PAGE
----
GEORGIA FACES WORST DROUGHT IN YEARS
Improved Drought Management Helps Reduce Effects Published Oct 10, 2007
In Woodstock, Georgia,
residents face a complete ban on watering. For most of the summer, metro Atlanta
residents faced watering restrictions. This regulated at what time of day the metro Atlanta
residents could water, and on which days. These regulations are taken seriously in Atlanta
and the surrounding area, with police patrolling neighborhoods checking for rule-breakers. Most metro Atlanta residents have given up on their lawns, but are still lugging water by the bucket-load
to keep their shrubs and flowers alive.
circulating that the University of Georgia
in Athens, Georgia,
may shut down due to water shortages.
The Atlanta Journal Constitution says that watering restrictions and bans are
helping to manage the drought. Although it is the worst drought Georgia
has seen in years, the effects are being managed far better than in the past. Georgia
still has some things to learn about water management. In Athens, Georgia, when restrictions were put in place, watering was restricted to one day
a week, instead of staggering days that different neighborhoods could water. This meant that so much water got used on that
one day that the pressure flushed built-up minerals out of the pipes, causing people's water to turn brown.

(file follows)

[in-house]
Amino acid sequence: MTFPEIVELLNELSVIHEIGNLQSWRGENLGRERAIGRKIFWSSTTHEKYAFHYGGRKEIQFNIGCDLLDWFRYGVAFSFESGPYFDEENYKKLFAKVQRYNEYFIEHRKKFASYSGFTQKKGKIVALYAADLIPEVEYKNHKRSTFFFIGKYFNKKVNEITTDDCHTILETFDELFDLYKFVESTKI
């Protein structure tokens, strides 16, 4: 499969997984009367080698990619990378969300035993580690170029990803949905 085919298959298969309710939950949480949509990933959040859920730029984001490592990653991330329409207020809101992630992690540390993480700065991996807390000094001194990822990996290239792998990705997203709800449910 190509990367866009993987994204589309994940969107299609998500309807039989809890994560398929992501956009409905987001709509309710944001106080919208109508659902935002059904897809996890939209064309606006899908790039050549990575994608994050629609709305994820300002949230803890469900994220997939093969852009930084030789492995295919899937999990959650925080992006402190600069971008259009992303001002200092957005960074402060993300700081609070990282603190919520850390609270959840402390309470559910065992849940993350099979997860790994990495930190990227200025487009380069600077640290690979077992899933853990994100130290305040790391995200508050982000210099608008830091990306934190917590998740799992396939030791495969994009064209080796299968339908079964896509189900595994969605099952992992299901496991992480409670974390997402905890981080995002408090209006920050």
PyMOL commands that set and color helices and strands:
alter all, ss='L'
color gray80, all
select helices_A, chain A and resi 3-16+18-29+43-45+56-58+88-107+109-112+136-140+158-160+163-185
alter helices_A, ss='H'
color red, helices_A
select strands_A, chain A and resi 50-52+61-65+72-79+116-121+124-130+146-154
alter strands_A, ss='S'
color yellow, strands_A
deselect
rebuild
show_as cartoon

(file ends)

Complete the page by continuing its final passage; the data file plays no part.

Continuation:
in the Athens area is affected adversely, including University
of Georgia students in apartments and dorms who normally don't have to
worry about the seasonal water restrictions. University students report hearing football fans complaining about the ban on
watering the University of Georgia's
football stadium. Sometimes it's hard to tell what is more important in football-crazed UGA-the greenness of the field or
getting adequate drinking water to the people of Georgia.
If caught violating the water restrictions in Athens, the
fine is $1,000.
The low water levels also affect the quality of water that makes it into Georgia homes. Part of controlling pollution is to dilute it in the water supply.
However, the water in Athens, Georgia
is so low that the percentage of pollutants in the water is reaching dangerous levels. There are many ways Georgia residents can work to help save water during this
time of drought. According to the American Water and Energy Savers website, you should avoid flushing the toilet for objects
such as tissues and insects that can be put in the trash, and fix leaks in your faucets or toilets. The website says that
you can save thousands gallons of water a year by fixing one leaking tap. Other suggestions are to replace your shower-heads
with water-saving ones. Only use your dishwasher or washing machine when you have a full load.
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